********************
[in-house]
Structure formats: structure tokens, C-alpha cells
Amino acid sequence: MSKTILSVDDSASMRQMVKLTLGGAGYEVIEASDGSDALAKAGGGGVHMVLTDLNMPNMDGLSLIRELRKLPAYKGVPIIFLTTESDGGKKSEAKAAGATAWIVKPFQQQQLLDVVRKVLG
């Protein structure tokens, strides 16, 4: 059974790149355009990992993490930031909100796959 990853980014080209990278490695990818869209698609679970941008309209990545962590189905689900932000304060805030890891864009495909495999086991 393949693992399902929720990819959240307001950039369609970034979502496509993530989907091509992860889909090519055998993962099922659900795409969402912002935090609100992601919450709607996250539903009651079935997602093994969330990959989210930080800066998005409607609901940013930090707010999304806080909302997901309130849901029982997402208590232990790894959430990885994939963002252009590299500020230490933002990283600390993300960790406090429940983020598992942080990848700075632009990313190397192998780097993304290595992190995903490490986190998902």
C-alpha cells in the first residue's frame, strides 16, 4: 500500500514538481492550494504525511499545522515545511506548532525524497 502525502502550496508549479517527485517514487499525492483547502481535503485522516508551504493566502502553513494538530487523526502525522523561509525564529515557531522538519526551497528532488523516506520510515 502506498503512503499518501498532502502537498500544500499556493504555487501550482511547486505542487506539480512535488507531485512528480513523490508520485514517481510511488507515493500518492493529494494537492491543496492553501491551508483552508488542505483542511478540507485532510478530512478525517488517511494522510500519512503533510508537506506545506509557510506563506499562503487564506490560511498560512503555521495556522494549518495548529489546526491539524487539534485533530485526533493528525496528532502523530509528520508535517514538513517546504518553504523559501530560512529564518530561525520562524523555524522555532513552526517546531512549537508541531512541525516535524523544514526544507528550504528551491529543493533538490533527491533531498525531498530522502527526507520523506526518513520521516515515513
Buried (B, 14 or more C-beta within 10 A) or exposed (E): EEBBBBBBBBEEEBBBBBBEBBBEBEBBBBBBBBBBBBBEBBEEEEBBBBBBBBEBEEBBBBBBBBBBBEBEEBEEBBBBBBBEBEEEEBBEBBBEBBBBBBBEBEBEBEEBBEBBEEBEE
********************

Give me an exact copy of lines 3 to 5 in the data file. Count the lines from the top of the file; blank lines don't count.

Amino acid sequence: MSKTILSVDDSASMRQMVKLTLGGAGYEVIEASDGSDALAKAGGGGVHMVLTDLNMPNMDGLSLIRELRKLPAYKGVPIIFLTTESDGGKKSEAKAAGATAWIVKPFQQQQLLDVVRKVLG
């Protein structure tokens, strides 16, 4: 059974790149355009990992993490930031909100796959 990853980014080209990278490695990818869209698609679970941008309209990545962590189905689900932000304060805030890891864009495909495999086991 393949693992399902929720990819959240307001950039369609970034979502496509993530989907091509992860889909090519055998993962099922659900795409969402912002935090609100992601919450709607996250539903009651079935997602093994969330990959989210930080800066998005409607609901940013930090707010999304806080909302997901309130849901029982997402208590232990790894959430990885994939963002252009590299500020230490933002990283600390993300960790406090429940983020598992942080990848700075632009990313190397192998780097993304290595992190995903490490986190998902």
C-alpha cells in the first residue's frame, strides 16, 4: 500500500514538481492550494504525511499545522515545511506548532525524497 502525502502550496508549479517527485517514487499525492483547502481535503485522516508551504493566502502553513494538530487523526502525522523561509525564529515557531522538519526551497528532488523516506520510515 502506498503512503499518501498532502502537498500544500499556493504555487501550482511547486505542487506539480512535488507531485512528480513523490508520485514517481510511488507515493500518492493529494494537492491543496492553501491551508483552508488542505483542511478540507485532510478530512478525517488517511494522510500519512503533510508537506506545506509557510506563506499562503487564506490560511498560512503555521495556522494549518495548529489546526491539524487539534485533530485526533493528525496528532502523530509528520508535517514538513517546504518553504523559501530560512529564518530561525520562524523555524522555532513552526517546531512549537508541531512541525516535524523544514526544507528550504528551491529543493533538490533527491533531498525531498530522502527526507520523506526518513520521516515515513